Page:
Now I want to turn to the second priority, which is implementing Global Standards. I actually believe that implementing Global Standards in the medium term will give us a distinct competitive advantage. You can see this as a significant cost increase in the cost base, which it is, and a significant exit of certain revenue streams, which it also is. But actually, those revenue streams and that cost base is preventing you having the size of customer redress and the size of fines that we, as a firm, have run into over the last several years.

So on the one hand, we probably have increased our run rate cost by USD 700 million, USD 800 million for compliance. And we estimate there's probably USD 800 million of revenue that we will forego as we exit certain activities. But we paid 4.6 -- USD 4.3 billion last year in customer redress and fines. So this is improving the quality of the PBT of HSBC. And I think it's very important that you're aware of why we're doing this.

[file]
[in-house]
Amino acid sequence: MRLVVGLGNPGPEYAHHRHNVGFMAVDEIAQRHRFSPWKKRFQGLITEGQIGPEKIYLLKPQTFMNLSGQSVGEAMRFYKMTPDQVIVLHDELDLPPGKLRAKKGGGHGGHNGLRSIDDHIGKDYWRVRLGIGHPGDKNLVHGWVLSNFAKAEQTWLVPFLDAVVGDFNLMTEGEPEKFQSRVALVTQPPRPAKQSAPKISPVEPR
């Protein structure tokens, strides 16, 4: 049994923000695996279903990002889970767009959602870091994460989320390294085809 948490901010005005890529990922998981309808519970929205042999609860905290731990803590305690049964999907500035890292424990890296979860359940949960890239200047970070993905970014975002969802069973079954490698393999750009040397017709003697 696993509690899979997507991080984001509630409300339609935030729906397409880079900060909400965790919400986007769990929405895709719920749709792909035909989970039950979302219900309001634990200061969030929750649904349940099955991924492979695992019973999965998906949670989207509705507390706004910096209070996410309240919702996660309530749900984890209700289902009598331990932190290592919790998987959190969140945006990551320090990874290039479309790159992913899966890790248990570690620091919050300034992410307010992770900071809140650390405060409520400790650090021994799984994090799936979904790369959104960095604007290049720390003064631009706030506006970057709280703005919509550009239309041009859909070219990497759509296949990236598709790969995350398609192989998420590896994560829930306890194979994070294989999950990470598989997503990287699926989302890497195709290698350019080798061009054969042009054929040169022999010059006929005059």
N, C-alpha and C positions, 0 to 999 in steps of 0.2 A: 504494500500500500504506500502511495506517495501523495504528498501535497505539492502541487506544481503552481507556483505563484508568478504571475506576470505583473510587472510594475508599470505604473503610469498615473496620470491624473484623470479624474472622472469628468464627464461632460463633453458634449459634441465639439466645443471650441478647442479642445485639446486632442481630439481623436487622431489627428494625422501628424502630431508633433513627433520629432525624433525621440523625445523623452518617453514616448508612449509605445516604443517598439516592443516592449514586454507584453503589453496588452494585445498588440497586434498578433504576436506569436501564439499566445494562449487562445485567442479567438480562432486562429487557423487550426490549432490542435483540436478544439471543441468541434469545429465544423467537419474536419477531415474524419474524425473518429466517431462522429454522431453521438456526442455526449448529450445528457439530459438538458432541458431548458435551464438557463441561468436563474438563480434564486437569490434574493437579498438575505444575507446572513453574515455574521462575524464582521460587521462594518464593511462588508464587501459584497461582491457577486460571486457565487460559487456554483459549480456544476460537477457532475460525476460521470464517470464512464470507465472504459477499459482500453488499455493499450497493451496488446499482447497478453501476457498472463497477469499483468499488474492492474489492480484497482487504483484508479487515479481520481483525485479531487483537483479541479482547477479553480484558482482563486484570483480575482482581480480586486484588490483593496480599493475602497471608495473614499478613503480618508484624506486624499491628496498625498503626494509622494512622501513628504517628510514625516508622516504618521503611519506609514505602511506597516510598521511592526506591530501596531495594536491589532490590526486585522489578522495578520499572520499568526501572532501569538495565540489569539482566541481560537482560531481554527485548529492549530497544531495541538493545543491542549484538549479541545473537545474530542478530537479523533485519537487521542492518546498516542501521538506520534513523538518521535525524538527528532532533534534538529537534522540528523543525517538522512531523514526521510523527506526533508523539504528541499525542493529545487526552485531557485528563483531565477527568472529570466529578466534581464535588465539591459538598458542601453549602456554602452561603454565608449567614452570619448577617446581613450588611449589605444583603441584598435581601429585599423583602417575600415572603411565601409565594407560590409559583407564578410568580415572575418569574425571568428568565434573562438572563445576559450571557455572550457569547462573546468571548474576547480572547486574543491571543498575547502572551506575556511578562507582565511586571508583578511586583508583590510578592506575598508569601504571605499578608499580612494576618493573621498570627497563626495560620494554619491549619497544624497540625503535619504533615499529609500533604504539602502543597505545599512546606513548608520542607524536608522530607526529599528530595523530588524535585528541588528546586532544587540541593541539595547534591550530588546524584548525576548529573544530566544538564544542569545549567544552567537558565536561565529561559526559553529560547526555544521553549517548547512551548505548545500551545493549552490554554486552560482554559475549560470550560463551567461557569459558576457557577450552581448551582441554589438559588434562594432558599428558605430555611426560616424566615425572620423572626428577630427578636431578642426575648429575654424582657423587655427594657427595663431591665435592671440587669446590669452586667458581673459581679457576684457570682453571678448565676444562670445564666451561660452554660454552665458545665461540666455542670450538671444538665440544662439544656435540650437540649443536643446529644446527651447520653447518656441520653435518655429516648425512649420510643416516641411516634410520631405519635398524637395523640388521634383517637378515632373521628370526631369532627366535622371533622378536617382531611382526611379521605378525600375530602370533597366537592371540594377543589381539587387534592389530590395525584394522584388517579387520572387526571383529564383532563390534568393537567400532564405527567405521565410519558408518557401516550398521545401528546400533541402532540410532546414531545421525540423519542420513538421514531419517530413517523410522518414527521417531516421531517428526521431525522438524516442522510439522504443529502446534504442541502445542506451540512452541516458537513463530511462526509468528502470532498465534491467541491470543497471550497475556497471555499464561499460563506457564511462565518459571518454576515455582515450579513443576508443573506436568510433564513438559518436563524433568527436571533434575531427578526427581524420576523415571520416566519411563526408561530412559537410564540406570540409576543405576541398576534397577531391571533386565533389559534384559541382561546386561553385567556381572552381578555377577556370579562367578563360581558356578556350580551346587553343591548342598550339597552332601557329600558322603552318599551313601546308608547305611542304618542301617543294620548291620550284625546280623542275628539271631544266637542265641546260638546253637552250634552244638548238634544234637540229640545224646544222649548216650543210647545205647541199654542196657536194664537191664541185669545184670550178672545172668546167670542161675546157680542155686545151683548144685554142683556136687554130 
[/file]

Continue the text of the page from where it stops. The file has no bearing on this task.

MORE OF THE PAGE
So let me tell you how we're approaching this. Yes, we've said -- I've said earlier the purpose of the firm. This is very much integrated. This is not a separate project to the day-to-day running of the bank. We define the clear values of the firm. About 5,000 people have gone through values workshops, most of which were topped by how the business go. Actually, last year, we exited nearly 600 people from the organization for values-related breaches, so this is real. This is actually how we're managing the firm. And I think we've also been very successful at attracting and retaining talent. We've also put in place a significant structure of governance. Let me provide you on some detail as to, therefore, how Global Standards is executed. At the board level, Douglas has created a financial systems vulnerability committee, which is a new board committee of independent advisors, which provides governance, oversight and policy advice. This is populated by, actually, some of the leading figures, frankly, from law enforcement, which is clearly where we need to get to, to a future piece HSBC, from what's likely to be the next threat. And it may not be money laundering from drug cartels. It may be cyber terrorism or something similar.